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The U.S. military is giving big bucks to IBM, Xerox, and others to develop "Mission Impossible"-style tech that explodes or decomposes once it's served its purpose.
The open-source operating system project is steadily growing through any number of measurements: programmers, updates, and changes per hour.
The two South Korean electronics suppliers accounted for more than 80 percent of the market last year, down from 98 percent the previous year, according to an industry report.
The Oracle v. Google case is about copyright, patents, and the intricacies of the open-source world. But it's also about Oracle trying to get a do-over for decisions made by Sun's executive management.
Jonathan Schwartz testifies that Java APIs were not considered proprietary or protected by Sun, as long as Google didn't use the Java name, countering Oracle's claims that Google infringed on its intellectual property.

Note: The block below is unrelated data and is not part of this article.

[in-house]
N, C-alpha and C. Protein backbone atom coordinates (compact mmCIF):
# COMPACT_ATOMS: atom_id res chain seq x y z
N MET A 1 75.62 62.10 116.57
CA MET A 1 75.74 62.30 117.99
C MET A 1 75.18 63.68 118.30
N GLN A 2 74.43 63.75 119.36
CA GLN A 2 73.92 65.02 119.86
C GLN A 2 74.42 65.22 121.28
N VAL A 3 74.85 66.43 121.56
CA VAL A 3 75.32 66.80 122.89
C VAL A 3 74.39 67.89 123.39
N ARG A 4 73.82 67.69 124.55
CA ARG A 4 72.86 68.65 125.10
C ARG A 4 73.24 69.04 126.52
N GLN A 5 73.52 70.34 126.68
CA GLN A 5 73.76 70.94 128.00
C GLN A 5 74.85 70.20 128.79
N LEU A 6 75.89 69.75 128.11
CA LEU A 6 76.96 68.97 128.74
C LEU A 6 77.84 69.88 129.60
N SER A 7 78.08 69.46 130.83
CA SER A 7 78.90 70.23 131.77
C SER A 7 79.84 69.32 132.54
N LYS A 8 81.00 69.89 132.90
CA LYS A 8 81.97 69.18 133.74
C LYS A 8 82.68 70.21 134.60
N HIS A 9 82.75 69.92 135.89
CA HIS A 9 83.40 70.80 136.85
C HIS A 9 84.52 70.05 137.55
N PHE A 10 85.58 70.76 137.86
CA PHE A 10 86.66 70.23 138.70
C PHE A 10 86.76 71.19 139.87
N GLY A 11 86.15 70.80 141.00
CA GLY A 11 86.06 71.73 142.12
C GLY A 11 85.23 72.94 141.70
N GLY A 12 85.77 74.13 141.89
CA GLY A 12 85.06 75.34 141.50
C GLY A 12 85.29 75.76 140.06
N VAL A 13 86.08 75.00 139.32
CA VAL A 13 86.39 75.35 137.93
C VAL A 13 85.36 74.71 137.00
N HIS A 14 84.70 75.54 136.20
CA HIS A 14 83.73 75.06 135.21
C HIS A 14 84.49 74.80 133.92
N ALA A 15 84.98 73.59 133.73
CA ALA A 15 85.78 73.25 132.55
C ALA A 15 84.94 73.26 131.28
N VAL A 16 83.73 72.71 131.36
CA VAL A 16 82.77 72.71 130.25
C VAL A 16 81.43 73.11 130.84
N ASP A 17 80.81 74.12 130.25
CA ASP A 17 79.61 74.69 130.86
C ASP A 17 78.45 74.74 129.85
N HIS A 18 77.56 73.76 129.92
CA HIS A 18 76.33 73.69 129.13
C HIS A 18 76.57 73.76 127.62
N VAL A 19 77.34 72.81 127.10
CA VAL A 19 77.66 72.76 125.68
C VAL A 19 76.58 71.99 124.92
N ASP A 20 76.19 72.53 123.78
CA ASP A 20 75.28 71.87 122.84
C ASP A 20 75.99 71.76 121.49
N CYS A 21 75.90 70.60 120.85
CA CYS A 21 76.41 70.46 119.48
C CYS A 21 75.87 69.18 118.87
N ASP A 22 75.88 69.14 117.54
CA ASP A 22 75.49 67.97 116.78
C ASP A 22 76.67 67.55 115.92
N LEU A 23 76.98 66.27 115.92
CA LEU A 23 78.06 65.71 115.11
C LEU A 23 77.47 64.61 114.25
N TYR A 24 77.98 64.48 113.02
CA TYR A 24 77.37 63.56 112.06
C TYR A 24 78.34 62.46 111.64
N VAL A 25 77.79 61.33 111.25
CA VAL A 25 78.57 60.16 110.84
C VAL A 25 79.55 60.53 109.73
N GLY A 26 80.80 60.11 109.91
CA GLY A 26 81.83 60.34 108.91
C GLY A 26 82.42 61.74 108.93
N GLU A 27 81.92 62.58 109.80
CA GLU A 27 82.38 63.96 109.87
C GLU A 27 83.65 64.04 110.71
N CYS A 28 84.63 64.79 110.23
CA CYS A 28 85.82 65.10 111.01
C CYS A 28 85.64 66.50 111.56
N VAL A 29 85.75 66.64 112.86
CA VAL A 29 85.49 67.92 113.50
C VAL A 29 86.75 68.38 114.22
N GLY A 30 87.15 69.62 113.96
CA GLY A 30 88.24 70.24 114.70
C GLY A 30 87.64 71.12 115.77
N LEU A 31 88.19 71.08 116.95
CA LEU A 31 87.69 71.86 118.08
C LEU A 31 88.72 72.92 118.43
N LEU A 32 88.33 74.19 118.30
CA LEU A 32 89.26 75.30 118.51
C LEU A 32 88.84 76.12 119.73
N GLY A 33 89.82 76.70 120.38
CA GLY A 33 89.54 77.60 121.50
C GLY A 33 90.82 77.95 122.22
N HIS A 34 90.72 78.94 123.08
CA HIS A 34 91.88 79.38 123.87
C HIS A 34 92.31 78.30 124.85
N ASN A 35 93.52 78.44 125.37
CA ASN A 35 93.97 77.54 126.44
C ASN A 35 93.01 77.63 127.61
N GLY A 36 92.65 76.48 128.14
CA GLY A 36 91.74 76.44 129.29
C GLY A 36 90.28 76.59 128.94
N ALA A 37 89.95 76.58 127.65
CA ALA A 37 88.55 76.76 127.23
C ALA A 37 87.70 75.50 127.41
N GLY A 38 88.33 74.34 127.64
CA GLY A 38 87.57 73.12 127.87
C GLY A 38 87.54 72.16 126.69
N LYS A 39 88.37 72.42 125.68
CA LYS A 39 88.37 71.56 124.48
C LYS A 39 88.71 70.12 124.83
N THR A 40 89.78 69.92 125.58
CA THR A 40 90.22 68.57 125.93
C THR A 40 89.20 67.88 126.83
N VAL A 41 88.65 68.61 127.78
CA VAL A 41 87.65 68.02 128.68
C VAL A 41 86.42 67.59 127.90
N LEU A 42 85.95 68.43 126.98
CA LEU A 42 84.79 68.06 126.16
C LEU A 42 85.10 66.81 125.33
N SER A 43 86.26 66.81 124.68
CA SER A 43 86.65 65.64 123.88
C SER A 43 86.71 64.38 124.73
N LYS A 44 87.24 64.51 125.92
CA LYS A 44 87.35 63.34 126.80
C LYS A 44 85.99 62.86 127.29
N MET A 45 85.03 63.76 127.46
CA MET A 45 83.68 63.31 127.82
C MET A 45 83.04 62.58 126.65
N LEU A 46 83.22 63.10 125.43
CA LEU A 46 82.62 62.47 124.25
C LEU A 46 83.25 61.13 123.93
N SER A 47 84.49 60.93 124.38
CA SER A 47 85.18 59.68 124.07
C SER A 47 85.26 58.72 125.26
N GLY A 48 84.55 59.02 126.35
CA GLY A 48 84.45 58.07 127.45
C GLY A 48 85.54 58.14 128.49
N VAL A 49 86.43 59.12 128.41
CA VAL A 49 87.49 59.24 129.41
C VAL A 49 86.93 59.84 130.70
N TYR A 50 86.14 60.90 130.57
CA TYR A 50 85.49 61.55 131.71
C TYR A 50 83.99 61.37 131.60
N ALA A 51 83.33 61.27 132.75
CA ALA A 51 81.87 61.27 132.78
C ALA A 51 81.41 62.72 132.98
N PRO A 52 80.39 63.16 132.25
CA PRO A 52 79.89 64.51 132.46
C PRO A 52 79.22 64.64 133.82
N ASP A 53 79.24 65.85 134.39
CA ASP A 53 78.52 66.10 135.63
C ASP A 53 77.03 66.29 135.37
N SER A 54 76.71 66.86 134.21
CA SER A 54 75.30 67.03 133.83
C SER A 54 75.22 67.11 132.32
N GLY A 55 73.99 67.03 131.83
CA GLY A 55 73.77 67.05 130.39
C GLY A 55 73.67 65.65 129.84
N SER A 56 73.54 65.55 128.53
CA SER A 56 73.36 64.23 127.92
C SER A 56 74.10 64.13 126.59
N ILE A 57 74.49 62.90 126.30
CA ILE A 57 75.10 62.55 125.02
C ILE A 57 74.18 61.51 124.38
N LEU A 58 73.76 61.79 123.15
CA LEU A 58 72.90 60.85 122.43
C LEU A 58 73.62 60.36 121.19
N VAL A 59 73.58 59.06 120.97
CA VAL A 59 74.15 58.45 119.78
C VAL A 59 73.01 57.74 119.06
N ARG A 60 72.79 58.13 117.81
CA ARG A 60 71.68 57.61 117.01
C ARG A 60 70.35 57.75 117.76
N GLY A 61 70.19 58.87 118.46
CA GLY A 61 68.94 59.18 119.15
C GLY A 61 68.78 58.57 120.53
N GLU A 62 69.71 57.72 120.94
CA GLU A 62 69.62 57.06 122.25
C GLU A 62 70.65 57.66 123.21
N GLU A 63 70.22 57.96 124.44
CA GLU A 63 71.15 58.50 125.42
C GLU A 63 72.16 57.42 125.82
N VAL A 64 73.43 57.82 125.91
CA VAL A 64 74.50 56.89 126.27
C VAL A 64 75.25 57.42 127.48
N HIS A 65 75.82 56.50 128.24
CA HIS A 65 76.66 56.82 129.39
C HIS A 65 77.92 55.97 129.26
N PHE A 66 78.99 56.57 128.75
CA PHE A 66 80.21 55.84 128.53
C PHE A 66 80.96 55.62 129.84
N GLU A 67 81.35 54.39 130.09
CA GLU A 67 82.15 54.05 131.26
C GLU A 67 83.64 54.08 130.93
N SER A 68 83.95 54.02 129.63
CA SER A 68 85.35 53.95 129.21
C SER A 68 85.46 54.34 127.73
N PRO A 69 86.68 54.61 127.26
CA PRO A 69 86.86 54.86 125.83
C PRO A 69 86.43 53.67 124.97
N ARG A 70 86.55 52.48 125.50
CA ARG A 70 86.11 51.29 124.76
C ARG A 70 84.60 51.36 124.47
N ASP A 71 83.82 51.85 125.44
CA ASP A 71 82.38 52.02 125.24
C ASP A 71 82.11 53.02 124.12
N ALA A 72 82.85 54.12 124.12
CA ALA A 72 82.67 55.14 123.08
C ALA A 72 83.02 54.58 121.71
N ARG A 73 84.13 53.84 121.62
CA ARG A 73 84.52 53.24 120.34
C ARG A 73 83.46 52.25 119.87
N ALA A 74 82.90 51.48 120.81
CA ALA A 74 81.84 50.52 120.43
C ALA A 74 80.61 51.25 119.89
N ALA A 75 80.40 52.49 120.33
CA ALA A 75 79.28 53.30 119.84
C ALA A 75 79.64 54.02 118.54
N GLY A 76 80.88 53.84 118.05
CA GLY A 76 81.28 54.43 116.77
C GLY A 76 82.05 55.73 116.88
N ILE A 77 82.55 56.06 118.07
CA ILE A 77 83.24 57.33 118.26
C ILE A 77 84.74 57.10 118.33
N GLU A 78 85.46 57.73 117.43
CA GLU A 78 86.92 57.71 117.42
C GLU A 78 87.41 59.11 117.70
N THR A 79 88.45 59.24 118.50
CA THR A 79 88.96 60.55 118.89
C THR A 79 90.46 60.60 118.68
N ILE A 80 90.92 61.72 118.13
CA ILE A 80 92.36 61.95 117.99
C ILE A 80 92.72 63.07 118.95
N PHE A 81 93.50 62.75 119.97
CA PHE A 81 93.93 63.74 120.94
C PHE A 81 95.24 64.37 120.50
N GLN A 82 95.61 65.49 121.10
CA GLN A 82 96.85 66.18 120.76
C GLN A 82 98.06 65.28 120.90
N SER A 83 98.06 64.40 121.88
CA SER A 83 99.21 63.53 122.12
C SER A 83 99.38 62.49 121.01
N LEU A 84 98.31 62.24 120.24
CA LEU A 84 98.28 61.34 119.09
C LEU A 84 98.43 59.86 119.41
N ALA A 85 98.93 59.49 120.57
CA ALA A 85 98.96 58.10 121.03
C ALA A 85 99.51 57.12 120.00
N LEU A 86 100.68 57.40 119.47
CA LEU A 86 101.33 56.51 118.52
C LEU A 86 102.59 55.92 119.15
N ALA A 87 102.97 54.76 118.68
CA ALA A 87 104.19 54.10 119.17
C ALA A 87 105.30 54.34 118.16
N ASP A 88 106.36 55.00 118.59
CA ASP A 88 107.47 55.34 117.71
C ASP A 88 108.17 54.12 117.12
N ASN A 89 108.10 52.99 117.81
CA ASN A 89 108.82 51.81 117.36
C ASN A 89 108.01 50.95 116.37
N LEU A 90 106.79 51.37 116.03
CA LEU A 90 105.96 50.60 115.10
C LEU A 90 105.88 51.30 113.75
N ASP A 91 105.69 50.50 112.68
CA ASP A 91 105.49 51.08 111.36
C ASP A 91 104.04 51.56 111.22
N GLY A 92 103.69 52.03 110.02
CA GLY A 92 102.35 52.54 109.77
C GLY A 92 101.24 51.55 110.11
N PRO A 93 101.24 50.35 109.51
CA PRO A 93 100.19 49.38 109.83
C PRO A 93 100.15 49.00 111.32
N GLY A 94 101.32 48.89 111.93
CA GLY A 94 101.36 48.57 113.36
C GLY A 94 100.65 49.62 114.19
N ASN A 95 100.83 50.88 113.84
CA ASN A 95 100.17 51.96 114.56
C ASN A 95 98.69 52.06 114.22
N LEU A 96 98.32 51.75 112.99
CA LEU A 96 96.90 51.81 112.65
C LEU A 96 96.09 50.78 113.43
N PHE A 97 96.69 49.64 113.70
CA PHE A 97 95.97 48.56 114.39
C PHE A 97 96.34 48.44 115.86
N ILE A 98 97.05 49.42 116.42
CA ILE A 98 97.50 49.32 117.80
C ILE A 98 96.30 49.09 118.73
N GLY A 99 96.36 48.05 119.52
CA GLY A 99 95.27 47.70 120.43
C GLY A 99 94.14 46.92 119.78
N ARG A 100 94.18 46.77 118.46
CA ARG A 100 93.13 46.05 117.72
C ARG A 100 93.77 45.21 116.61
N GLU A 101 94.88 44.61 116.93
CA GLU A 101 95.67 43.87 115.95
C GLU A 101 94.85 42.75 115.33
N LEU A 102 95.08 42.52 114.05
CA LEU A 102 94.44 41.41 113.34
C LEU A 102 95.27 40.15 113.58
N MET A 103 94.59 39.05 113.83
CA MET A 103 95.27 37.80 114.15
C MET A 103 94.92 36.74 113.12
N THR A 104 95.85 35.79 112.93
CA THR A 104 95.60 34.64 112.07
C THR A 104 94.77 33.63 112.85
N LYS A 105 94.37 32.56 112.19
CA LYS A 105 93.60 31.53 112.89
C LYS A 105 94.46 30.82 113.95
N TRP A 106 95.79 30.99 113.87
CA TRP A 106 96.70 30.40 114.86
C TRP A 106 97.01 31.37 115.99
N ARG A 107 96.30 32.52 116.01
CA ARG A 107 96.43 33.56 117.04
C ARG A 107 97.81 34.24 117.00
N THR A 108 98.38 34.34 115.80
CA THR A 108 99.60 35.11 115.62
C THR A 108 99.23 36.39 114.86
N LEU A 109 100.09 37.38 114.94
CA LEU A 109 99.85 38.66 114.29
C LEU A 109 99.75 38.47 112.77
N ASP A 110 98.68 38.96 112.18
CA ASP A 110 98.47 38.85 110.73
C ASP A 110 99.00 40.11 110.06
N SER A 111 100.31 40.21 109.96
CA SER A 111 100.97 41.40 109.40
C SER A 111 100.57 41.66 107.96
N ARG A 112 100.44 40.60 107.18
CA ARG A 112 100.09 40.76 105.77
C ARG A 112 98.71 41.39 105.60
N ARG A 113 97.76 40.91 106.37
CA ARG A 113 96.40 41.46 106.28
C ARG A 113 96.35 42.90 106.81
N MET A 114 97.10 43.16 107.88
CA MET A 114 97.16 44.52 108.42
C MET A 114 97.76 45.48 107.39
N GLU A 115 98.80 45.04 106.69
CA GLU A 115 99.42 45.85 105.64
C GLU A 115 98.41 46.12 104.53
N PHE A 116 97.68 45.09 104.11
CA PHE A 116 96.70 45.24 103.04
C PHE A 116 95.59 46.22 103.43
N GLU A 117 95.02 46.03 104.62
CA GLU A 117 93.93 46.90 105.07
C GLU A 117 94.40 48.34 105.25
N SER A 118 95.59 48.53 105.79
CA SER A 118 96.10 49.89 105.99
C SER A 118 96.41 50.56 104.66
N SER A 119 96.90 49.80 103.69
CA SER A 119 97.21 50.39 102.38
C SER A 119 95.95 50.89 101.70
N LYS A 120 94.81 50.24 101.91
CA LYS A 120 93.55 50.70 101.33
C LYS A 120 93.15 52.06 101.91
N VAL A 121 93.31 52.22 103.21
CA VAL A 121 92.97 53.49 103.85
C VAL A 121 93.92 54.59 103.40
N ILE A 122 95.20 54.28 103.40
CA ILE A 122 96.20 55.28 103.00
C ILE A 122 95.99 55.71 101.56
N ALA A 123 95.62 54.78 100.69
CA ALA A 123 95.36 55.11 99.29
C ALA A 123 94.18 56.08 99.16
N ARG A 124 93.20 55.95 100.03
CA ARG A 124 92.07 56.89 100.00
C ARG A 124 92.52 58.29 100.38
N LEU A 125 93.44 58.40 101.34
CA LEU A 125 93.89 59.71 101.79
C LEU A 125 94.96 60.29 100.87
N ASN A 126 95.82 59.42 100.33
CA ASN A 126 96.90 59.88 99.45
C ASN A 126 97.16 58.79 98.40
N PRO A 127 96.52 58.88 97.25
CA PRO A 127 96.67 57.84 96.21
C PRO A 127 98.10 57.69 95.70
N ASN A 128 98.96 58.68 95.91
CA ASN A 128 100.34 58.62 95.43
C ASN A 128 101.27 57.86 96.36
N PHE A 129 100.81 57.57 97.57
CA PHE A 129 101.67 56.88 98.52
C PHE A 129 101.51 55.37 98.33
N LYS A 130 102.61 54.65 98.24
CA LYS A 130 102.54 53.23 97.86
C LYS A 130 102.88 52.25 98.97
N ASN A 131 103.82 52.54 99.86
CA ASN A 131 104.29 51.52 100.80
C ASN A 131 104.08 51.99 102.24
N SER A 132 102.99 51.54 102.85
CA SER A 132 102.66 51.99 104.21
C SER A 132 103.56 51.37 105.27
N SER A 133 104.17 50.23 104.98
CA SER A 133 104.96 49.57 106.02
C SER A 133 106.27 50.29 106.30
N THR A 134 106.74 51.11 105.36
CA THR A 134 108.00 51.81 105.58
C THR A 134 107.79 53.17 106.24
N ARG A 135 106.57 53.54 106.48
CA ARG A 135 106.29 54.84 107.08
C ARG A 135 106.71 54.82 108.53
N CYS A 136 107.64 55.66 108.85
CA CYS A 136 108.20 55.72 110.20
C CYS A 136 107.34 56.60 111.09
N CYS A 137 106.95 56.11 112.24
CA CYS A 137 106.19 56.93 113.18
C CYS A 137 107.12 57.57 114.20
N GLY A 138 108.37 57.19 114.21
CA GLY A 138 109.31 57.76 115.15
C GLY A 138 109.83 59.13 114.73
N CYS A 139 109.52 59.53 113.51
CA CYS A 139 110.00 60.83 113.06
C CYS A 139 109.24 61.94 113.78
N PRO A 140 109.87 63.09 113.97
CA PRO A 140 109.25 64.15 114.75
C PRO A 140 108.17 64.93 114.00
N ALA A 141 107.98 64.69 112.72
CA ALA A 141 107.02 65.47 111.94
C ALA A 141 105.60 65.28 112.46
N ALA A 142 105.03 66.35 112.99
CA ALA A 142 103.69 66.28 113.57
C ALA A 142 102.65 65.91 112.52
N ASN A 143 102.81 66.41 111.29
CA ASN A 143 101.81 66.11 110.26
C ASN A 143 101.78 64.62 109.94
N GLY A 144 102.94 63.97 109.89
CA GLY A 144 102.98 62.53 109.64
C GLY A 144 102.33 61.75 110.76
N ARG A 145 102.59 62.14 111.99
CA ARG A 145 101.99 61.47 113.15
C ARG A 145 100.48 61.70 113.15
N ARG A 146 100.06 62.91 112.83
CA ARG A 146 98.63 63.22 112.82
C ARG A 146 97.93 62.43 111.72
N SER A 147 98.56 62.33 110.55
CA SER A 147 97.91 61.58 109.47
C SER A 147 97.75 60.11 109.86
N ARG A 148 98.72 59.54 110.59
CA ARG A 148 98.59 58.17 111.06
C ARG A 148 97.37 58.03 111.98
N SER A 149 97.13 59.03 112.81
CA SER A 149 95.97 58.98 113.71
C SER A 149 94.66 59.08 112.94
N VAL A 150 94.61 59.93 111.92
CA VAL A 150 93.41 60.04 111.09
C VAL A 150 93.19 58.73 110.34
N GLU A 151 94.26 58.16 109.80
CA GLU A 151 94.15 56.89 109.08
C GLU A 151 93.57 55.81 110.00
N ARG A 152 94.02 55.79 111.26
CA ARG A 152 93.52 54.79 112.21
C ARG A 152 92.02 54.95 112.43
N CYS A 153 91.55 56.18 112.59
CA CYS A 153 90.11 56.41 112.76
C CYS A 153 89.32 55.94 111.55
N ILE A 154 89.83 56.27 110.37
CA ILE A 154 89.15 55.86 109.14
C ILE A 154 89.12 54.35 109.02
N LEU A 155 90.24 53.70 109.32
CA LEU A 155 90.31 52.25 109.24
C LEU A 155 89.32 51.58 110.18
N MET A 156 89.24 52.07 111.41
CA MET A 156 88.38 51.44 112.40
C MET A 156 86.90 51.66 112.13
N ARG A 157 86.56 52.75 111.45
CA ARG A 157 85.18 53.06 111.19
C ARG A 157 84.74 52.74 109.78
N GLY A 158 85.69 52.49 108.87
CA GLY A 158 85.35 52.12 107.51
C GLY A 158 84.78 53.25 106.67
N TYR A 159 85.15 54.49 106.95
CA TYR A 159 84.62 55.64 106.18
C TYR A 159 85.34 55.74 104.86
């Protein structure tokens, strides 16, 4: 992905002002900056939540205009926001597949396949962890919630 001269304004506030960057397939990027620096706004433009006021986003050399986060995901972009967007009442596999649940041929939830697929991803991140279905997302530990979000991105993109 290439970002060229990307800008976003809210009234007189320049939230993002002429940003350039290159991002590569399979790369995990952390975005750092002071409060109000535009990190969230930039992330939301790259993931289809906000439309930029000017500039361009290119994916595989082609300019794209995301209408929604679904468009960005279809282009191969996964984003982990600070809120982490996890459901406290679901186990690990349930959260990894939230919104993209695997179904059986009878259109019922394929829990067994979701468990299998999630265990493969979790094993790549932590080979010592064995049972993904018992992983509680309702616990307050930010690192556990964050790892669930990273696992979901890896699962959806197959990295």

French researchers say special coatings can isolate objects from heat or concentrate heat, similar to how waves are diffused for cloaking.
Company agrees to pay $5 million to settle a suit launched by Taiwan-based Elan Microelectronics, which had accused Apple of infringing on an Elan multitouch patent.
When Tony Stark developed the latest MK VI armor for the classic red and gold Iron Man suit, he probably forgot to engineer a way to listen to music, but Wolfson Microelectronics picks up the slack and shows off a new Digital Silence DS-421D headset here at CES that appears to draw aesthetic inspiration from the superhero's exoskeleton.
Apple Talk Weekly gives you all the big Apple news and rumors from the week, including iPhone 4S launches in China, talk of 50-inch TVs, and how much data Siri really uses.
A team of researchers has shown that it is possible to fabricate low-resistivity nanowires at the smallest scales imaginable by stringing together individual atoms in silicon.